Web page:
Frances Tait: Banning Combustible Cladding on High-Risk Buildings in Scotland: What Businesses Need to Know

Frances Tait, who works in Womble Bond Dickinson’s construction and engineering team, outlines the changes to combustible lining legislation that are to be introduced in Scotland.

Everyone’s attention has been on the Safe Buildings Bill (now the Safe Buildings Act 2022) which received Royal Assent on 28 April 2022 – but it’s important to remember that North of the border, the building security regime is quite different.

In fact, Scotland has recently had its own significant development in building and fire safety, quite separately from the Building Safety Act (which only applies in England and the Country of Wales).

It is vital for construction industry professionals (such as developers and designers) and contractors to understand these legislative differences. Law firm Womble Bond Dickinson (WBD) has shared what the changes will mean for companies building in Scotland.

The changes explained

On April 22, 2022, the Building (Scotland) Amendment Regulations 2022 were tabled in the Scottish Parliament. These new regulations provide strict coating rules for buildings, beyond those set out in the legislation of England and Wales.

The Building (Scotland) Amendment Regulations 2022 prohibit the use of combustible materials on the exterior of all new residential construction and other ‘high risk’ buildings over 11 meters in height. The changes also apply to rehabilitation work at the same classification of buildings. (In contrast, the position in England and Wales is that a ban on combustible cladding only applies to residential buildings over 18 metres.)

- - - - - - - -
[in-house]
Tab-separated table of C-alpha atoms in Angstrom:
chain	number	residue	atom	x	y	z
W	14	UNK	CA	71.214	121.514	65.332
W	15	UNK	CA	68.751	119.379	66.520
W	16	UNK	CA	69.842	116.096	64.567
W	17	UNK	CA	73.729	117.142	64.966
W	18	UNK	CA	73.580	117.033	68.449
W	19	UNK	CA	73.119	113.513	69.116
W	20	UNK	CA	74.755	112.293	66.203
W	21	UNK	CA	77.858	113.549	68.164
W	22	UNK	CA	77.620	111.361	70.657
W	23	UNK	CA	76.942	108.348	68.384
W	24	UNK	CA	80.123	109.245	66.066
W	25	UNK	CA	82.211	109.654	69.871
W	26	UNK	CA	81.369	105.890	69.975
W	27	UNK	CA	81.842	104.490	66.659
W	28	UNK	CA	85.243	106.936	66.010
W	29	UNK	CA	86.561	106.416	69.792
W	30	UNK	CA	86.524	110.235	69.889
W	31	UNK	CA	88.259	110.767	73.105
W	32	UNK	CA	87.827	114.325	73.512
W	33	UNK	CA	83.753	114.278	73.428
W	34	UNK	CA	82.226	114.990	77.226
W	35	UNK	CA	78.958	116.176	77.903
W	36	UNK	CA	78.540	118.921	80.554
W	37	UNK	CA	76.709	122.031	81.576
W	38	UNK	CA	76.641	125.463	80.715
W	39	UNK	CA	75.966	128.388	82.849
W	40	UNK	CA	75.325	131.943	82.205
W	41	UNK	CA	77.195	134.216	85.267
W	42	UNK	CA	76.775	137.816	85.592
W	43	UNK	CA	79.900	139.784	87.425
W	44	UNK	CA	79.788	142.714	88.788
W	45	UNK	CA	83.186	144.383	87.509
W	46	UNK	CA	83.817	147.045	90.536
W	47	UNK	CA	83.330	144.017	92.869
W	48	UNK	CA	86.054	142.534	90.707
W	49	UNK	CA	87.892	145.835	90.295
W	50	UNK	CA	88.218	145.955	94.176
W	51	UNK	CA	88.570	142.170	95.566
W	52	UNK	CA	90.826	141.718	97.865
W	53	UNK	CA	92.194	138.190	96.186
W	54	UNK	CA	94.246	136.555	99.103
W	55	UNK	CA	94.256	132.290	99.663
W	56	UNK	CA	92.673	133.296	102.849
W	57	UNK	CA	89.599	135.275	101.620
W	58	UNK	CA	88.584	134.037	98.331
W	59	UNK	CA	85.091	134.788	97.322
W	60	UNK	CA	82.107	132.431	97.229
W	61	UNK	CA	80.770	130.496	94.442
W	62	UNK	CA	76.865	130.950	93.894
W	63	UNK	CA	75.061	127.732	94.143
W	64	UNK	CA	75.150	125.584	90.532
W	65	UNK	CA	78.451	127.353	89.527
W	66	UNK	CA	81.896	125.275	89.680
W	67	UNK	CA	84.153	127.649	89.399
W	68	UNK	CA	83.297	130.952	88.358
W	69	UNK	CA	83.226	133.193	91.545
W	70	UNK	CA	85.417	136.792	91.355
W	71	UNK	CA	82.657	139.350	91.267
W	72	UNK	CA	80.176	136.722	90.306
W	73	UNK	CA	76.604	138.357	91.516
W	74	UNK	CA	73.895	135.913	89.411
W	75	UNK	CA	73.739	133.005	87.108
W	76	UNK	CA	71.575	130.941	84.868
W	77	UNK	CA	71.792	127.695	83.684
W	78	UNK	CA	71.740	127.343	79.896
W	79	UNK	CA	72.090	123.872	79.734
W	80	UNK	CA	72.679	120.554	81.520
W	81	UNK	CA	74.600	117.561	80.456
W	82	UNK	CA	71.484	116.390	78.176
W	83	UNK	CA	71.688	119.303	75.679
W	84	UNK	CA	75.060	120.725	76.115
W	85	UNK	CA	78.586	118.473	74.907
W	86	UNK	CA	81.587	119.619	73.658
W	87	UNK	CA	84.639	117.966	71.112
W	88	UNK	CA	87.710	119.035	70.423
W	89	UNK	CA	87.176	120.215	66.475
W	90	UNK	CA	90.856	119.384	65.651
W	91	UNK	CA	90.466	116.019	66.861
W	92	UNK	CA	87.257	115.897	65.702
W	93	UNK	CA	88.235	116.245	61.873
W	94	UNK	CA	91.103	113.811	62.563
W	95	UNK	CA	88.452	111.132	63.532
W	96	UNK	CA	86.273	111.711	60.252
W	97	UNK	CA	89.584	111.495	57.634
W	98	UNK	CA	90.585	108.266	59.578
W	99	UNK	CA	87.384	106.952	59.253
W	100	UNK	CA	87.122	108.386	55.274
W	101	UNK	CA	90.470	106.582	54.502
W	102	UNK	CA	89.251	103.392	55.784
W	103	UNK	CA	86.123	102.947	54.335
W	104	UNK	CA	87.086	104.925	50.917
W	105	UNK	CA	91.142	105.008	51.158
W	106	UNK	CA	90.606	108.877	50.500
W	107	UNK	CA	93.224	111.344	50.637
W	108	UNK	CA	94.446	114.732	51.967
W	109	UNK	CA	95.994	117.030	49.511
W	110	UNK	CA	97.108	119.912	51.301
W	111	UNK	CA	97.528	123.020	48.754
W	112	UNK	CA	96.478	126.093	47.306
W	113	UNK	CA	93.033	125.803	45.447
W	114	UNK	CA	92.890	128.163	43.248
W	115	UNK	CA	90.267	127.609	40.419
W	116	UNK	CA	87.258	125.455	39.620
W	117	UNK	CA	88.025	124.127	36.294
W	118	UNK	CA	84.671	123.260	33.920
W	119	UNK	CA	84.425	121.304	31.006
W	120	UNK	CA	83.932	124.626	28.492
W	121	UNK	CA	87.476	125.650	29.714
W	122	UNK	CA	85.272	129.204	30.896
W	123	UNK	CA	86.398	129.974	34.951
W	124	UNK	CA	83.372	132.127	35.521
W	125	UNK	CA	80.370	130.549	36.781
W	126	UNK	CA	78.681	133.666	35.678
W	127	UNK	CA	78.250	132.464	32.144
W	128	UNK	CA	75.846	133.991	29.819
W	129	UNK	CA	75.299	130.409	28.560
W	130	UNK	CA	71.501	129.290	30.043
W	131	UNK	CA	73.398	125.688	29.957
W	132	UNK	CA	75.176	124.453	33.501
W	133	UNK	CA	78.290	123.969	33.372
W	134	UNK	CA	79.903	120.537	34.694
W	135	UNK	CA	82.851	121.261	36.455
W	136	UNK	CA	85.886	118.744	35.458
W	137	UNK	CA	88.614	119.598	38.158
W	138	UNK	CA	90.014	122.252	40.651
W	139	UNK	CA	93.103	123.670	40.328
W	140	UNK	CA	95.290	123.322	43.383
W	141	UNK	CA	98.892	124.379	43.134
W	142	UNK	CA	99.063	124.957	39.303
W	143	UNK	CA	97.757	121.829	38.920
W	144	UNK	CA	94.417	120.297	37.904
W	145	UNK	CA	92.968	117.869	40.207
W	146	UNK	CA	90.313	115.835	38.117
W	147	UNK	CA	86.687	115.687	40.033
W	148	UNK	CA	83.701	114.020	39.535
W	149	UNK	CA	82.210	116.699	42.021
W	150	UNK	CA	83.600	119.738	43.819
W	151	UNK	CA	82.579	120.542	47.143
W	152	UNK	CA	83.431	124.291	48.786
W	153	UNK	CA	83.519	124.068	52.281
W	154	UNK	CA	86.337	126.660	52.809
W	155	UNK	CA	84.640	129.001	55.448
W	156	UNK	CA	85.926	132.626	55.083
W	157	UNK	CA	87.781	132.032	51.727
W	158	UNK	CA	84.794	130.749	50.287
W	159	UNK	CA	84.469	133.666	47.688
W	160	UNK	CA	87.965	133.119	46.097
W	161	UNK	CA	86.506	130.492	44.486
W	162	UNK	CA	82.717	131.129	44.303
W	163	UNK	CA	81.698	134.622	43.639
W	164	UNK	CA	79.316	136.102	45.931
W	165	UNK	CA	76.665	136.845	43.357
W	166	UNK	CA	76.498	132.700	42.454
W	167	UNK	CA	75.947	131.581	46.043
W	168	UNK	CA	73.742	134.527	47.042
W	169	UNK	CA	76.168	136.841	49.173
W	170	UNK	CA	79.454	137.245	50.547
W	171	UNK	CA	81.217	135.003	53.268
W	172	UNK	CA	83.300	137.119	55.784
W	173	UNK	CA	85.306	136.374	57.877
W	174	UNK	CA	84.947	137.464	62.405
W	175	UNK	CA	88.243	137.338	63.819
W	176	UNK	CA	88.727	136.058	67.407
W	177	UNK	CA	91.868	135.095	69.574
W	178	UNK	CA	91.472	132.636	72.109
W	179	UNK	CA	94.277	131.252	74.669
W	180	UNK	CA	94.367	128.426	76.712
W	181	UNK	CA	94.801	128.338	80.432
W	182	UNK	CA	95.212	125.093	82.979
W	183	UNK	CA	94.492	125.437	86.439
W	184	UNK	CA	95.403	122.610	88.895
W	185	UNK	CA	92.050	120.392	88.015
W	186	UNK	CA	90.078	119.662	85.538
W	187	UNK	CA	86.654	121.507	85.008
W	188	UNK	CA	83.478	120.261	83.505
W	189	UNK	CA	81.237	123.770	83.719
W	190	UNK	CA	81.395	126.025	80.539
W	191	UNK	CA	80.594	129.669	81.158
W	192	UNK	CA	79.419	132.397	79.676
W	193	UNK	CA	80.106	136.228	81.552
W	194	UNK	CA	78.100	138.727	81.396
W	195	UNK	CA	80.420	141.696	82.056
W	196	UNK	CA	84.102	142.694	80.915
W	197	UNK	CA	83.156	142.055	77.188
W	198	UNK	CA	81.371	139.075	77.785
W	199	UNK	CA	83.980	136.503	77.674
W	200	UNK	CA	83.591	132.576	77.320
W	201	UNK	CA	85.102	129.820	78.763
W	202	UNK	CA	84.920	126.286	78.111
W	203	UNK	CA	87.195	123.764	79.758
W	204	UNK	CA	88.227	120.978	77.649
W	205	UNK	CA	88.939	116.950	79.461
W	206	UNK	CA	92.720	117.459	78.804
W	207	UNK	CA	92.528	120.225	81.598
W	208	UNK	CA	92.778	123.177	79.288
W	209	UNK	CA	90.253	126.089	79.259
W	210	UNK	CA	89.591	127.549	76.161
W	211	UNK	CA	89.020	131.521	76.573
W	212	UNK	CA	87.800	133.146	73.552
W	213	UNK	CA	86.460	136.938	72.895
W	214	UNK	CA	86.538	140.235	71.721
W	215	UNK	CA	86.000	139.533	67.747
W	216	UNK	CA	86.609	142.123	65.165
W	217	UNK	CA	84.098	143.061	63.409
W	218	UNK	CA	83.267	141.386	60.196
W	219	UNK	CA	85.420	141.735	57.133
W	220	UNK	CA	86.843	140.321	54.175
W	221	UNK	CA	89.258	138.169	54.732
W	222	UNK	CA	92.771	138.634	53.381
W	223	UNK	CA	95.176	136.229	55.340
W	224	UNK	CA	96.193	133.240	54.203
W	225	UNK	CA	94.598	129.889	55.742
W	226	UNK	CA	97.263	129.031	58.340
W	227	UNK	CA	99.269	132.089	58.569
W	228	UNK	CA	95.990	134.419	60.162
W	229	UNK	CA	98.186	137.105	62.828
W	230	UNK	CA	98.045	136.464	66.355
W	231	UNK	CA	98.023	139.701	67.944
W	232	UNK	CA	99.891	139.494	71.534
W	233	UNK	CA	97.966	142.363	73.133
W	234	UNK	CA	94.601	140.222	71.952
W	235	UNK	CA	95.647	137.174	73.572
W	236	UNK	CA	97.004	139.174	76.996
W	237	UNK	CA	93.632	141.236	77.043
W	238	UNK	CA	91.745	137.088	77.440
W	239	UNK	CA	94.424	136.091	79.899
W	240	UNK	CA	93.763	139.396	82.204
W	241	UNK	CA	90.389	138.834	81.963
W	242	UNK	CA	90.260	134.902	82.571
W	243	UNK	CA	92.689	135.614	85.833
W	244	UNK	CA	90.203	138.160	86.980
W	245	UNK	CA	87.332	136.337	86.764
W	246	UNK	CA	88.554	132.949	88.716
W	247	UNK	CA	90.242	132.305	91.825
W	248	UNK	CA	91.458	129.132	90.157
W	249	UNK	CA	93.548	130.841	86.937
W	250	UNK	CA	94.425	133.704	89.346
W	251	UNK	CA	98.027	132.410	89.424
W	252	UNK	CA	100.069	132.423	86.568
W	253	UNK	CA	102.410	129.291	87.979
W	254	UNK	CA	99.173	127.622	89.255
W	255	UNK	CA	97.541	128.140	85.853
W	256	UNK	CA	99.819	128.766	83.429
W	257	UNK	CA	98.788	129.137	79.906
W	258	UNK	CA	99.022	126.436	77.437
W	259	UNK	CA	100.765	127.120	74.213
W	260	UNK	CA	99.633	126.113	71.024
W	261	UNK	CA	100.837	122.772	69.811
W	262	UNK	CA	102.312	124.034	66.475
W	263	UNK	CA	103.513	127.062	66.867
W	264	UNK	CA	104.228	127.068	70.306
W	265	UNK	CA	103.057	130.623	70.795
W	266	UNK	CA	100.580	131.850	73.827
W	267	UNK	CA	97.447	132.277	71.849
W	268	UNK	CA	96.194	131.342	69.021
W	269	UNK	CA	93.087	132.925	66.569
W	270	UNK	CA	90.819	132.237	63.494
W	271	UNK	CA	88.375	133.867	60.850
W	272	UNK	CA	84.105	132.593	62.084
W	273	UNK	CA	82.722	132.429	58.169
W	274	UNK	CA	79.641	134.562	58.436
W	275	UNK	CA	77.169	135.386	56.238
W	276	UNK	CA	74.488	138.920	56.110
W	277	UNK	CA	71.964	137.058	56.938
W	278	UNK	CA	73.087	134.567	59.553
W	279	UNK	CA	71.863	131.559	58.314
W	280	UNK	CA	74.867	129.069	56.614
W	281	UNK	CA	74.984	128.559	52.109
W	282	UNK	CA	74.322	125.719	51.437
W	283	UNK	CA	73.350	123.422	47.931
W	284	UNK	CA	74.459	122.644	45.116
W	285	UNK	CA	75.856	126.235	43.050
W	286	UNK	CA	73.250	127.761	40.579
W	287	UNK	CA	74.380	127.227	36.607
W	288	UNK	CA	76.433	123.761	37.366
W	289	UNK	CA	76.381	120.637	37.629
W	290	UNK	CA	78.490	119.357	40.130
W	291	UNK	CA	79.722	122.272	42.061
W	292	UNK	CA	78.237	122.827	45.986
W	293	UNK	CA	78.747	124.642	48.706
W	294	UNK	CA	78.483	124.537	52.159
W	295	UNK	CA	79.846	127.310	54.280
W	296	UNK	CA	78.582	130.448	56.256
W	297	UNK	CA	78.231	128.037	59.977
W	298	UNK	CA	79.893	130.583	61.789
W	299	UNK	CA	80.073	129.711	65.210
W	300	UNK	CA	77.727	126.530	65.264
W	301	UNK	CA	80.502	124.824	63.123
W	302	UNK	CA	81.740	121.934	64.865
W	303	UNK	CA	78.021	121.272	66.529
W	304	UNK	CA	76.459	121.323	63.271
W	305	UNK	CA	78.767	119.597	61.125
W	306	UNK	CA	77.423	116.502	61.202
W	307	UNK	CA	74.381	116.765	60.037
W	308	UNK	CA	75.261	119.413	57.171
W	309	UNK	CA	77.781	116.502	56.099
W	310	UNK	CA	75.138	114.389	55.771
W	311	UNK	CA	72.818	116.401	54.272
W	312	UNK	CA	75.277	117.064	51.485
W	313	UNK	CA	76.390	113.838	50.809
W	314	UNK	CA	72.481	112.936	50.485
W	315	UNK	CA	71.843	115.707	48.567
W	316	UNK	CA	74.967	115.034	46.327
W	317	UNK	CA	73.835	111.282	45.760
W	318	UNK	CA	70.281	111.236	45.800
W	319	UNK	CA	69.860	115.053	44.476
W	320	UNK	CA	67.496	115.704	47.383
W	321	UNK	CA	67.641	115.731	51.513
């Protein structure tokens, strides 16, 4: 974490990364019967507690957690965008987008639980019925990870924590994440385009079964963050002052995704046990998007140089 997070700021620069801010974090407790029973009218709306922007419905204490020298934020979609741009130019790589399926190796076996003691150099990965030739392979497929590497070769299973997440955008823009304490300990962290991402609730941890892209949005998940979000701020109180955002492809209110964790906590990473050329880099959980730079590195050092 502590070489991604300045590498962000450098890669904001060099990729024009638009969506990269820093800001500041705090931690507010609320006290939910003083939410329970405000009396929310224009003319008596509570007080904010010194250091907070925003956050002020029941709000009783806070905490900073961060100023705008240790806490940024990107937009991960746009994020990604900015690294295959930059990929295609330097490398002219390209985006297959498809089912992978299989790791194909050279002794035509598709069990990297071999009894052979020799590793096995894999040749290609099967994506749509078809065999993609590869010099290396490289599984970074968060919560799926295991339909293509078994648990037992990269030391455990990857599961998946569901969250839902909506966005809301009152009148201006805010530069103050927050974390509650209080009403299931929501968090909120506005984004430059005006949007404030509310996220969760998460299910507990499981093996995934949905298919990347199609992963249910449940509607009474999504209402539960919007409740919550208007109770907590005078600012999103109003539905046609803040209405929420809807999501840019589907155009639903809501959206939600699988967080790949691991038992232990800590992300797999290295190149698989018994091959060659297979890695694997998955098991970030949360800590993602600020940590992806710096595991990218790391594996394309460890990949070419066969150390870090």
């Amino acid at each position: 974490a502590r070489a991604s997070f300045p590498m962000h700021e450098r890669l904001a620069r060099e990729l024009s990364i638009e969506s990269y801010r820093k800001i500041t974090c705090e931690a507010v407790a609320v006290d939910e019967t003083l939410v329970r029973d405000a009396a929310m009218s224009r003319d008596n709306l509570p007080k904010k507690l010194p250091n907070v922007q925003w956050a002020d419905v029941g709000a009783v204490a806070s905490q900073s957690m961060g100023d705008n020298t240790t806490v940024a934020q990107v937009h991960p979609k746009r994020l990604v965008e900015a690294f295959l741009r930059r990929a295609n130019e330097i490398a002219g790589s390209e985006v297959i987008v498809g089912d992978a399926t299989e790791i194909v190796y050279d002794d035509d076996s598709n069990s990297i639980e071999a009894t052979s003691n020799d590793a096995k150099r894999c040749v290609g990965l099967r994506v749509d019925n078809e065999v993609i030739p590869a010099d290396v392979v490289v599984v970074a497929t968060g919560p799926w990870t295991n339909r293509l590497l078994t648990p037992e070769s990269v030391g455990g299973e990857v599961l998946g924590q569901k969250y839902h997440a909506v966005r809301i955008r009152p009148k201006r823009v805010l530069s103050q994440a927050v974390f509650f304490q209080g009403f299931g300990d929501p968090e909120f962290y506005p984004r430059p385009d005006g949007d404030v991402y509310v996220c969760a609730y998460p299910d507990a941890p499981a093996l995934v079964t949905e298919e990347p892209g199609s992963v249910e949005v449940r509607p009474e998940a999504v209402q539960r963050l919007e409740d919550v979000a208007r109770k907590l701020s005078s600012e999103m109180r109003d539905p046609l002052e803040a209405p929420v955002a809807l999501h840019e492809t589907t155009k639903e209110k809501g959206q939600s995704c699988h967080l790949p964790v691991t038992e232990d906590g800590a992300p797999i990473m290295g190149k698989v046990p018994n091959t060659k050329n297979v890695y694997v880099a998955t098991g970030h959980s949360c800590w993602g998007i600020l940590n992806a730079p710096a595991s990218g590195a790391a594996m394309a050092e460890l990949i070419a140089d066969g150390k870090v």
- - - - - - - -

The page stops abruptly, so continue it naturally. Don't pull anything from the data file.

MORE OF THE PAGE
Cladding systems on high-rise residential buildings in Scotland have either had to use non-combustible materials or pass a full-scale fire test since 2005 – however the new regulations remove the option of a fire test, completely prohibiting the use of combustible materials on domestic buildings. and other high-risk buildings, such as nursing homes and hospitals, above 11 meters.

The new regulations also provide for a total ban on metal composite cladding on any new building of any height. This will cover high risk metal composite cladding materials, such as high pressure laminates (HPL) and aluminum composite materials (ACM) used on Grenfell Tower.

When do these changes take effect?

The new regulations will come into force on June 1, 2022 and will apply to new construction and the coating of existing buildings.

The bigger picture

For more information on the main differences between Scottish and English building and fire safety regimes, see Scotland: post-Grenfell building and fire safety regulations; and to learn more about building security, visit WBD’s Building Security Center and Building security timeline.